The Wedding Planning begins in earnest,

So, now it’s time for some actual wedding planning, as opposed to vaguely musing about weddings. In November, on the 5th anniversary of our first meeting, my Intended and I visited the country hotel that I had fixated upon for a Valentine’s Day wedding. For some reason, it was of great significance to me to end my 30s with a bang a wedding, and wake up on my 40th birthday a married woman. I might have mentioned this once or twice, but my Intended wasn’t keen on the idea and so we were sort of haphazardly thinking about a June wedding (to call it’ planning’ would be stretching things a bit), until I splurged my feelings about it all onto these pages.

‘Let’s go and have a look at the hotel then,’ he said. I called to book a meal at the hotel, and told them we were thinking of having our wedding there. I rang back later with the afterthought that we could stay the night there, too.

‘We only have the Bridal Suite available, at £400.’

I told them we couldn’t afford that, and after a muffled conversation the receptionist told me that they had managed to squeeze us in somewhere. On arrival, we were told that we had in fact been upgraded to the Bridal Suite ‘free of charge’.

‘So much to do, and only an hour before dinner!’ I mourned, sinking my toes into the deep pile carpet as I surveyed the massive apartment with wood-burning stove, whirlpool bath, HUGE TV in front of the four poster bed, private garden…’We should have got here earlier!’

It was decided. We would have a small, intimate wedding here, on Valentine’s Day, with a civil ceremony in the ‘Orangery’ with its view out on to the frost-covered hills, and spend the evening by the enormous log fire upstairs. I am swept away by the romance of this: the log fires, the hills, the escape to a country retreat – but most of all, the date. I never expected my Intended to change his mind and move the wedding forward, and the fact that he cares about my happiness – enough to indulge this whim, so silly but so important to me – feels like the most romantic thing of all

So, now we have 8 weeks to plan our romantic wedding. The invitations arrived today. I have 3 mail-order wedding dresses under my bed ready to try on when I get a private moment. Venue – check. Guests – check. Dress – we’ll see. Anything that isn’t done, won’t matter soon….

To the uninvited

We’ve known each other since we were 11 years old; you are like my sisters. The saying ‘Friends are like stars. You can’t always see them but you know they are there,’ was made for us. Although we can’t always see each other (and I think we’d all agree that that’s a good thing), we like to know that everyone is still there, sparkling away in their rightful place in the firmament.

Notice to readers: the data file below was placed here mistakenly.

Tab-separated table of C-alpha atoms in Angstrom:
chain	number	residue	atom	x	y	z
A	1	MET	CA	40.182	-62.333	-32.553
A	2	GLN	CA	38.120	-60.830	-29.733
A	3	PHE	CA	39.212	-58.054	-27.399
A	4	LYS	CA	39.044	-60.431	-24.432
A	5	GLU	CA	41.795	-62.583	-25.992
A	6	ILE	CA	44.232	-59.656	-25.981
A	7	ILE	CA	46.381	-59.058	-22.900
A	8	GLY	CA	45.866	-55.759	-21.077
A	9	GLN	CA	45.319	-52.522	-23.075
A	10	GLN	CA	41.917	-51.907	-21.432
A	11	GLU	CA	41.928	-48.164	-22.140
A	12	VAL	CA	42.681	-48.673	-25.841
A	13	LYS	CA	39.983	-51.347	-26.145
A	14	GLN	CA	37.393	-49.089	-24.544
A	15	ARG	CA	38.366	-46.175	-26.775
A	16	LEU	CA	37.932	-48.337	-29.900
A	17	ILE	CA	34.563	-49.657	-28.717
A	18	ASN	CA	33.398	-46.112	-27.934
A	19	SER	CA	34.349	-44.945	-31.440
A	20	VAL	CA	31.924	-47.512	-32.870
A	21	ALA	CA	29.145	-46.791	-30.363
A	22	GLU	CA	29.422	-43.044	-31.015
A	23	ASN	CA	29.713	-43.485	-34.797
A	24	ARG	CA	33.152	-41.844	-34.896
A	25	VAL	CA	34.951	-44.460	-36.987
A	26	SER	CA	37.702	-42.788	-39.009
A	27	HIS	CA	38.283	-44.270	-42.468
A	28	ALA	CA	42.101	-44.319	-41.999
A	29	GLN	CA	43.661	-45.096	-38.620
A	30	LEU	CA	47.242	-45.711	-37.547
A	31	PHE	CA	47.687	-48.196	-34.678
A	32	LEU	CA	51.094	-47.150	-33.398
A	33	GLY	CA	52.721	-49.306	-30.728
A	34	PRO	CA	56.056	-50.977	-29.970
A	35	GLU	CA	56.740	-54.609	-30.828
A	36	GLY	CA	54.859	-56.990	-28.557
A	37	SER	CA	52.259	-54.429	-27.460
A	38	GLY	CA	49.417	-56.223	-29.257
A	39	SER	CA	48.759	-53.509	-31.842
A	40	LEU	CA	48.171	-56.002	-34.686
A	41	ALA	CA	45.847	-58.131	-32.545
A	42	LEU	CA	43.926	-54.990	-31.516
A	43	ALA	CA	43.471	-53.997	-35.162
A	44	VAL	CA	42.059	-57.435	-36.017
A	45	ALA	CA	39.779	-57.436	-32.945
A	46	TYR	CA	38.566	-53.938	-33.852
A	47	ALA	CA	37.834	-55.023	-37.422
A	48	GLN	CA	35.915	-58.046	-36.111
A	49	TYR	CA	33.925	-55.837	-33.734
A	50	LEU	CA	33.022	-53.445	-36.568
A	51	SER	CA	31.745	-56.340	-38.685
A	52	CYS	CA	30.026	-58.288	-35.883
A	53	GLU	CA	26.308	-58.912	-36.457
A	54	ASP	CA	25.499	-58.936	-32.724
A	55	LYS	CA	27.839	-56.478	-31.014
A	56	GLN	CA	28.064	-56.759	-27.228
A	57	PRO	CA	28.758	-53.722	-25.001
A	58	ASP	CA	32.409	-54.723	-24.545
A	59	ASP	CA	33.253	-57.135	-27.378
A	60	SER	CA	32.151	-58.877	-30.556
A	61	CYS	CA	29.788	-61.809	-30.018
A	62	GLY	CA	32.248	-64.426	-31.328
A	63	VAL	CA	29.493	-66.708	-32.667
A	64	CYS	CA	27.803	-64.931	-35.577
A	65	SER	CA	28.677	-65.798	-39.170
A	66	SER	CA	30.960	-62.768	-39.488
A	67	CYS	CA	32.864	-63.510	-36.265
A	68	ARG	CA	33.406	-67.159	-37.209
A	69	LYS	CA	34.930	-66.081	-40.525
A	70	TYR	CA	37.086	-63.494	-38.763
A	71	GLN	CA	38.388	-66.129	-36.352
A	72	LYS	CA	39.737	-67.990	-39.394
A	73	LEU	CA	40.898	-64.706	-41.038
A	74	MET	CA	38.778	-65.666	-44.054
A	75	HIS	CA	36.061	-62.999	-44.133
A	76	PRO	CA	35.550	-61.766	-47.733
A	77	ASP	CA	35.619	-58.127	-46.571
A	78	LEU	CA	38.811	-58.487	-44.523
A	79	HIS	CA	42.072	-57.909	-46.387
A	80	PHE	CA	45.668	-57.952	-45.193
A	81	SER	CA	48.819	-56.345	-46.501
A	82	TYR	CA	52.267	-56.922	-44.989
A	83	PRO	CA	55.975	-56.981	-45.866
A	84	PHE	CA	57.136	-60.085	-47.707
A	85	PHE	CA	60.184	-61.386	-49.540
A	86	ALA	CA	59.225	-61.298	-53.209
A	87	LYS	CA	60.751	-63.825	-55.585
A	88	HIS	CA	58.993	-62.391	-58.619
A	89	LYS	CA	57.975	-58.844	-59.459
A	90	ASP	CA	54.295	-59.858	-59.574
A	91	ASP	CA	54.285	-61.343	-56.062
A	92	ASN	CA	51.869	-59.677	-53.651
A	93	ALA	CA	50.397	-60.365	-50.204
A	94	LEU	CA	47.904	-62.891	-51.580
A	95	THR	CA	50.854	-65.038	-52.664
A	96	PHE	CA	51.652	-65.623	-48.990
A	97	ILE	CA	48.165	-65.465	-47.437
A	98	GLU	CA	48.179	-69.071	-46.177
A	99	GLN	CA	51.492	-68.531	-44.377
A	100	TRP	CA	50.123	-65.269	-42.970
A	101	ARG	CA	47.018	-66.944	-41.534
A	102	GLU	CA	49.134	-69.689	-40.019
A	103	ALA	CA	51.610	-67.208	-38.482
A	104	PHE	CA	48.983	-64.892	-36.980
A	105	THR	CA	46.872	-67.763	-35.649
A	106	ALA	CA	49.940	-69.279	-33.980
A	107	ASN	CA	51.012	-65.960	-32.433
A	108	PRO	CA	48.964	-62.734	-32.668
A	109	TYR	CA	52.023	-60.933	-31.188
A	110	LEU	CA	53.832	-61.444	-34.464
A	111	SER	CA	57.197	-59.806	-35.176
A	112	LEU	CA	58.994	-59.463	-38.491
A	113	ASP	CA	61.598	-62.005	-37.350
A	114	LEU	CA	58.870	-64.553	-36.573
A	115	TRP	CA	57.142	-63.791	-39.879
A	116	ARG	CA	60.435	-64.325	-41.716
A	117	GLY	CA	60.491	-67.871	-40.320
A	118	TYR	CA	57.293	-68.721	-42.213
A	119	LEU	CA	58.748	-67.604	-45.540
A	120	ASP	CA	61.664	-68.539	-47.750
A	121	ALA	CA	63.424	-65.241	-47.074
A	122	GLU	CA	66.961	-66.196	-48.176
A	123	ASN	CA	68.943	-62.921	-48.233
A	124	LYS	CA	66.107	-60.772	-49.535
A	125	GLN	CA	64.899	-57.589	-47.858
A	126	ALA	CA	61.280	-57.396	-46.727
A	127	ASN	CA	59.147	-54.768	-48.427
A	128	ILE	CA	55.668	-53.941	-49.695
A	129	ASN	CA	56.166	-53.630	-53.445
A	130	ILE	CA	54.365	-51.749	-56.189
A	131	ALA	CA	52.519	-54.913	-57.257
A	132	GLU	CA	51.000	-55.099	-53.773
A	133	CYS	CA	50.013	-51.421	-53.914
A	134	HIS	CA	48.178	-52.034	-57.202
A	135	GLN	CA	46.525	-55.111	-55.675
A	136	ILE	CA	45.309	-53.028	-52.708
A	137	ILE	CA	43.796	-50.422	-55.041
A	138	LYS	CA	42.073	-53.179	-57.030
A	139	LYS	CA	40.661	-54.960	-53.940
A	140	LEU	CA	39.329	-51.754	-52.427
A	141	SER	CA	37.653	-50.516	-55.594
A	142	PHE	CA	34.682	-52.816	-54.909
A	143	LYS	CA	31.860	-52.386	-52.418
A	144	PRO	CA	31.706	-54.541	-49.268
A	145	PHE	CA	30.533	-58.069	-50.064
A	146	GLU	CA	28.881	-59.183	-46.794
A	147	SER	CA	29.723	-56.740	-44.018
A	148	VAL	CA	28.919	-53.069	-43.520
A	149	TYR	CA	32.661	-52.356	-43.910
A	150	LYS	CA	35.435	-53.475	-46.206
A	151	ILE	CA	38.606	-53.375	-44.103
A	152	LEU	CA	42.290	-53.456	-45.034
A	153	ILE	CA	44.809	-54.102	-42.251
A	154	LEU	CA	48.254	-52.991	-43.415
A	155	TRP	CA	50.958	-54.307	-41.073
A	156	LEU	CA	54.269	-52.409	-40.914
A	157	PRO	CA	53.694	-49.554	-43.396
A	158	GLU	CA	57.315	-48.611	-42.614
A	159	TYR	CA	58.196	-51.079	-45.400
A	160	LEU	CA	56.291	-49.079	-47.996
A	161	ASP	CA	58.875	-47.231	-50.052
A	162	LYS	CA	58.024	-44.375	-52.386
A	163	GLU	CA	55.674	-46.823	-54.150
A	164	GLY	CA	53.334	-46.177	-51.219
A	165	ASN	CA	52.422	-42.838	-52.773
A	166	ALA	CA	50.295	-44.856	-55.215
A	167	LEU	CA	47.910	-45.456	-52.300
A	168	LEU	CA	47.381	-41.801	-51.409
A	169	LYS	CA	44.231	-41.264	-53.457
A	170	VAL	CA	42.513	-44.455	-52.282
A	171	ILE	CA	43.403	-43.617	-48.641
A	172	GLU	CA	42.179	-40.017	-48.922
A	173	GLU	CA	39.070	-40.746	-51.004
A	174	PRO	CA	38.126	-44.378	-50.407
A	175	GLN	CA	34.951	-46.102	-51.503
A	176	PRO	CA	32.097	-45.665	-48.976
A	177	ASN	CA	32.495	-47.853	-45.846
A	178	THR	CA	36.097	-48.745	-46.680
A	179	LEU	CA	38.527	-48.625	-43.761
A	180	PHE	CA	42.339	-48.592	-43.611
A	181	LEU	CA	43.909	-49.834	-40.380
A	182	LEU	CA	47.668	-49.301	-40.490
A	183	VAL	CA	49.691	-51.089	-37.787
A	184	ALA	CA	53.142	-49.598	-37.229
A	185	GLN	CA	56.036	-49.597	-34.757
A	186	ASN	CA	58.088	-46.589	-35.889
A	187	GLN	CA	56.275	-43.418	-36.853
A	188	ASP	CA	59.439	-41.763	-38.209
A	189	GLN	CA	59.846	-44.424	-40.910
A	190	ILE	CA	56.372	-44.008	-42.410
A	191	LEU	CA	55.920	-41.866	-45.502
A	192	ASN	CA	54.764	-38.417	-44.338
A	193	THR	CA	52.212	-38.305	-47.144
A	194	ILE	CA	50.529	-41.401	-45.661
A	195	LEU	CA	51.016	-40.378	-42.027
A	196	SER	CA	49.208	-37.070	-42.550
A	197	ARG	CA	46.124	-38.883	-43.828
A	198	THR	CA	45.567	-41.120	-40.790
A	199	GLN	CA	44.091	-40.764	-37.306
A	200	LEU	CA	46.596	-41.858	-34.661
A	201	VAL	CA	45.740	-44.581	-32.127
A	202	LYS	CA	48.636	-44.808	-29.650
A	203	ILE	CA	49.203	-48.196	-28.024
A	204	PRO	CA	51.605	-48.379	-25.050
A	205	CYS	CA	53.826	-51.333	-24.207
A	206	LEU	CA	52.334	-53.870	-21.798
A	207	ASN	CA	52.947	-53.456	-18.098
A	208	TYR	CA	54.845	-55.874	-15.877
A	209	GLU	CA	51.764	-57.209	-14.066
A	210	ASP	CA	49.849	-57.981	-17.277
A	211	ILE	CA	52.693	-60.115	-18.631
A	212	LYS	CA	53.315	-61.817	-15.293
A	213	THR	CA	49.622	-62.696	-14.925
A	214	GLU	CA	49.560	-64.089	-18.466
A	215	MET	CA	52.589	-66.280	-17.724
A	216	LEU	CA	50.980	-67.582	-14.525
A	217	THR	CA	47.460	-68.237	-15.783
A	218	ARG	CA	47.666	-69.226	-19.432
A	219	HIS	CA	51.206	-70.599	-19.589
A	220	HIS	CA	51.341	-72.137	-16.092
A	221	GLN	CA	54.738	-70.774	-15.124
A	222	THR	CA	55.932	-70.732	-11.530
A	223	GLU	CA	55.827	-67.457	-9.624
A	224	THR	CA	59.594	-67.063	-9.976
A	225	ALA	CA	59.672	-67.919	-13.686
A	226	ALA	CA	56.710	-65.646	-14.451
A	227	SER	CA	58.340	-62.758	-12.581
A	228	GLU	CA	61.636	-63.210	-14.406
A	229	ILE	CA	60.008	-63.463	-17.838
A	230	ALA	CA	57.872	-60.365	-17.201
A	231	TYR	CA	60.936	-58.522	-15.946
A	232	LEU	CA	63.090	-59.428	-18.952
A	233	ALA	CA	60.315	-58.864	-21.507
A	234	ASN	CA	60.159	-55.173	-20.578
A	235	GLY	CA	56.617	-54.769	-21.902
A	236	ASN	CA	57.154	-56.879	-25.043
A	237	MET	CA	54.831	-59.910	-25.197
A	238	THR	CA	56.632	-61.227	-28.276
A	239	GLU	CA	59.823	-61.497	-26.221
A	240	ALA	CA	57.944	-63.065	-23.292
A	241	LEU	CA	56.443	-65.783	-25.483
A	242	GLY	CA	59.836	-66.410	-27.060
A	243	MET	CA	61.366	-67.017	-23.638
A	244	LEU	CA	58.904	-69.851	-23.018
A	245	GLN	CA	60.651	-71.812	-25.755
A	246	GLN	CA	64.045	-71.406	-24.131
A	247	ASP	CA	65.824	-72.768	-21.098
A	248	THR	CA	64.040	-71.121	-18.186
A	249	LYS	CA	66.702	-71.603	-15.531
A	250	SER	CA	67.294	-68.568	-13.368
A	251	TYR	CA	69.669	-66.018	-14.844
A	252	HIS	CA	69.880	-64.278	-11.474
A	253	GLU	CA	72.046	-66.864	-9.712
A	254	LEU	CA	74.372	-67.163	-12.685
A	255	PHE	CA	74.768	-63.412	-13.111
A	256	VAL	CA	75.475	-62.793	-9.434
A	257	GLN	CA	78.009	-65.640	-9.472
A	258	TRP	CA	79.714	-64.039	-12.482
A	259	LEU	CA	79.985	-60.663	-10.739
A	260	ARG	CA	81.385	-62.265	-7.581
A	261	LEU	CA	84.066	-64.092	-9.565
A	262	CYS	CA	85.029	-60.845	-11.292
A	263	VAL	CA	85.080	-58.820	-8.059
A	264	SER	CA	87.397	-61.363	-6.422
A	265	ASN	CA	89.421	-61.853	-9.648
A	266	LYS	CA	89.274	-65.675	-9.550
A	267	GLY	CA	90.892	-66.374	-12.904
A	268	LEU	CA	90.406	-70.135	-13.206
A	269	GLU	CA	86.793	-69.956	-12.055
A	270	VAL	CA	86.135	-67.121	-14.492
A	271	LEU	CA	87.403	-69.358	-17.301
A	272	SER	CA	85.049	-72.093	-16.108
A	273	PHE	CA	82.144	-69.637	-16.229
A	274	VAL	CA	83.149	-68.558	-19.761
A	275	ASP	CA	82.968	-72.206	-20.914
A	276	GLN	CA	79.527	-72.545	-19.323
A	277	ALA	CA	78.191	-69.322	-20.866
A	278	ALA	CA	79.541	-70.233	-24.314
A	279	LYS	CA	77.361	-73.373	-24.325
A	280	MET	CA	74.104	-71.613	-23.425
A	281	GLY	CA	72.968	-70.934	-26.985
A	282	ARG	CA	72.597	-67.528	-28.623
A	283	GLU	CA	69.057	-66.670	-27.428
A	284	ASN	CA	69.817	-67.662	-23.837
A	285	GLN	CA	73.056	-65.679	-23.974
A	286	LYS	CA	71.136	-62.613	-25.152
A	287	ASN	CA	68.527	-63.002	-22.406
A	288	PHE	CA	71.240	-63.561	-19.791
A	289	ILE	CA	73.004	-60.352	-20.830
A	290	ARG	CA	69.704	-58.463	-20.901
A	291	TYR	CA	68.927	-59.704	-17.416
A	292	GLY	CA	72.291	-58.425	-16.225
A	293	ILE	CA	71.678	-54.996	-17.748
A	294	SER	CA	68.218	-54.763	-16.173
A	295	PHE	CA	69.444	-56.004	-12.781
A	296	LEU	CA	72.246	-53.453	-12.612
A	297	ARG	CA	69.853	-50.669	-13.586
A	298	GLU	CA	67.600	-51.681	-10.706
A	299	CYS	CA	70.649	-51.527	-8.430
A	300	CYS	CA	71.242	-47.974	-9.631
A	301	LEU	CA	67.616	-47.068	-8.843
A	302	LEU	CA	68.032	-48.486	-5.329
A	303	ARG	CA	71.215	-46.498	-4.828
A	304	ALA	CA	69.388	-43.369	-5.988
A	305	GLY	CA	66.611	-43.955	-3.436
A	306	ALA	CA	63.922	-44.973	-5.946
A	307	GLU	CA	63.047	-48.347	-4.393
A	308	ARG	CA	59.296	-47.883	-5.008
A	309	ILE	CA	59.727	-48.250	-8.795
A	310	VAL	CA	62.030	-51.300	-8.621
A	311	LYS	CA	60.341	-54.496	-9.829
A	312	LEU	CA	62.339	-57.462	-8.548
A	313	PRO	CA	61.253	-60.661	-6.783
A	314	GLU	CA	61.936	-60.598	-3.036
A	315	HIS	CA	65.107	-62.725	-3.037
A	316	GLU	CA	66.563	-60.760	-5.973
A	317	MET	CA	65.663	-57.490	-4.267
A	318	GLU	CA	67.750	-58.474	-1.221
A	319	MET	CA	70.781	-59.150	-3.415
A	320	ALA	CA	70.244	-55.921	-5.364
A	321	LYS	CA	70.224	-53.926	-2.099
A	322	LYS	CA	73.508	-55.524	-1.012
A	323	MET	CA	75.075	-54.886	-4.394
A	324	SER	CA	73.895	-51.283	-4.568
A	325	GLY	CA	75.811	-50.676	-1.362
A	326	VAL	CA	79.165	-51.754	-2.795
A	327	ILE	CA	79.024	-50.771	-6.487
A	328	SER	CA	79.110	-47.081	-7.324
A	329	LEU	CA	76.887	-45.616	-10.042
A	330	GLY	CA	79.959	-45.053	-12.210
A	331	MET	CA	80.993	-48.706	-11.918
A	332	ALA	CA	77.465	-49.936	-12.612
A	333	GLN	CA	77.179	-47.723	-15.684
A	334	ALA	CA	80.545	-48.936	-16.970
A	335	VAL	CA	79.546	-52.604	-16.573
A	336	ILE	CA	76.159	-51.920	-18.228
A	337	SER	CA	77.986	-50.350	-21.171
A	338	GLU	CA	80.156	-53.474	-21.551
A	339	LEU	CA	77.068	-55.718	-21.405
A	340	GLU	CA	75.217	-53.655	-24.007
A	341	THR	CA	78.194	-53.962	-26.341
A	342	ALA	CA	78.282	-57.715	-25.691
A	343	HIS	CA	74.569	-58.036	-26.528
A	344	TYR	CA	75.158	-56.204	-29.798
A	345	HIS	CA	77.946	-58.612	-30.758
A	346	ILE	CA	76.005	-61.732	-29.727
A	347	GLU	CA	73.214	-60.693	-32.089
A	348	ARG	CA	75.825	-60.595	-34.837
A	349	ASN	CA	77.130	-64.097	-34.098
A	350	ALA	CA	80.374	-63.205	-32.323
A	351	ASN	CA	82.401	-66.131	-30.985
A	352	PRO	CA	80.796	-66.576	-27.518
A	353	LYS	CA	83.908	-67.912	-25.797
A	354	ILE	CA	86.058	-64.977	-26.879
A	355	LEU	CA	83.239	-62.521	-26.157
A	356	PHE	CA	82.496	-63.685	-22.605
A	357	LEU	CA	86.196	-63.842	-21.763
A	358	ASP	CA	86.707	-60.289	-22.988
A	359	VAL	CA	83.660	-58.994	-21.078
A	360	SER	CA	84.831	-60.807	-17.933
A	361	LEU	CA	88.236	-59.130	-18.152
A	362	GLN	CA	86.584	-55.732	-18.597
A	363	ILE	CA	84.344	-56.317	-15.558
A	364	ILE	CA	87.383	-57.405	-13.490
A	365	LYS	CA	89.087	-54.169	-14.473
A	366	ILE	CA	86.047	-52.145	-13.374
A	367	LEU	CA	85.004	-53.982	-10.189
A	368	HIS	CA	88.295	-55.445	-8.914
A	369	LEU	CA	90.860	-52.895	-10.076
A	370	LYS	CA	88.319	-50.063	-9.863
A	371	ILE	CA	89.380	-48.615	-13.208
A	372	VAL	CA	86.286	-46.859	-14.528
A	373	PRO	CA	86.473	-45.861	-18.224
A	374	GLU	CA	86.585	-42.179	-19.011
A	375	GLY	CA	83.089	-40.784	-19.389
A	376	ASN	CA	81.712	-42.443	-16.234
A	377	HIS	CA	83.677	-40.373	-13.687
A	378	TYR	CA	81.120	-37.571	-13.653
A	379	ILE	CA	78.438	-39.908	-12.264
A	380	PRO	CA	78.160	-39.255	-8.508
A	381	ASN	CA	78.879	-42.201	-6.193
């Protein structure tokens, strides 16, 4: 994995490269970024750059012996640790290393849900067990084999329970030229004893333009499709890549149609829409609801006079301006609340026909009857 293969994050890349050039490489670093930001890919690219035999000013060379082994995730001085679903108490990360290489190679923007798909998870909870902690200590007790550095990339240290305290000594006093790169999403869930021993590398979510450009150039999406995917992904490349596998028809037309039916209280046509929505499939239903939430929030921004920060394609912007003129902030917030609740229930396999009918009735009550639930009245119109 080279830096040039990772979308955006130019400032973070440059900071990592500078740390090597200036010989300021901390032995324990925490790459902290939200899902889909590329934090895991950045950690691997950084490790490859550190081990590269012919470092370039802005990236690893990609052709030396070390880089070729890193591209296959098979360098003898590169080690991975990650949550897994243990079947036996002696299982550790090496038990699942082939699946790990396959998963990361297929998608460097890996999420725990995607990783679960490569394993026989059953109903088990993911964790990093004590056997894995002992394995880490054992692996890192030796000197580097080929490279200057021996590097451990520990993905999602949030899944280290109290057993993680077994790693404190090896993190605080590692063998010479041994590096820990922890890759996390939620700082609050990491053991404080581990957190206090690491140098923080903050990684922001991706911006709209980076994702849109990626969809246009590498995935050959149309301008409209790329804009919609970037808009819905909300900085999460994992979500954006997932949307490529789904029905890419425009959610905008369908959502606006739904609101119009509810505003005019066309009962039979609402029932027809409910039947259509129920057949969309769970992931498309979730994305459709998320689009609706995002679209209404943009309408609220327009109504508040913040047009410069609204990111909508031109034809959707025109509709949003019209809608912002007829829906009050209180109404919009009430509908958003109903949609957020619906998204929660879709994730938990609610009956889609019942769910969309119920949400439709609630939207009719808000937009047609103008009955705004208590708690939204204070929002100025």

Gone are the days when we drank cider in the park, giggling, rolling down hills, crying, hugging, pouring our hearts out, hamming it up just a little bit, as we sat in the park under the whispering trees, sharing secrets and cigarettes (‘My parents don’t love me any more’, ‘If you inhale with your head upside down it makes you go dizzy, go on try it’). Half way between childhood and adulthood, we were hungry to live, love and learn, and that is what we thought we were doing as we drunkenly lay in the fallen leaves, forming our sisterhood. We talked about our weddings then, do you remember that? We were going to walk down the aisle in Doc Martens, with each other as bridesmaids; we would wear red and give our children exotic names, and one day we’d sit around a coffee table drinking coffee, while they ran around together.

Those weddings in Doc Martens never happened, nor the multiple bridesmaids, but we did end up sitting around a table while all our kids ran around together – the oldest 16, the youngest 3 years old. It wasn’t a coffee table, though. And we weren’t drinking coffee. That metamorphosis into responsible sober adults still hasn’t happened – at least, not when we are together. We regress to those days when we never really had to get up in the morning, although we still have a curfew as the kids remind us once they start to get tired.

After years of falling out and making up, or just growing apart, losing each other, we are all back in touch and it feels like coming home to family. Like family, we hate each other get on each others nerves, 50% of the time, but we are part of each other’s universe. My twinkly friends, you are the landmarks by which I can set my compass, and it is a dark night when you are not shining.

Like stars, you are so polarised and so bright that getting you together in the same room is difficult. You sparkle from different corners, sometimes shooting sparks at one another, sometimes just sending them up into the sky like fireworks.

That’s why I can’t invite you all to my wedding. This is the occasion for a different kind of family reunion; a quiet celebration.

You’ll love the wedding party I’ve got planned for our return…

Thirty something bride? A confession

I am never going to be a thirty something bride. Just as I never wrote that novel before the age of 40, never became an astronaut, never battled the seas in the Rainbow Warrior to save the seals…I have come to terms with all of those things, but would it sound childish and pathetic to admit just how desolate I feel about never having been married before reaching the age of 40? How much of a failure this makes me feel?

In one of her novels, Joanne Harris writes about a proposal.

‘There it was in her hand. The small dream,’ as the character holds the ring. This phrase always stuck in my mind. The ring, the marriage, the happily ever after, is the small dream that women are handed as little girls. It’s in the books, the films, the lives of all the women who have gone before. A woman who has never been married is incomplete, a sad figure: a spinster. Big, bachelor dreams are for the boys..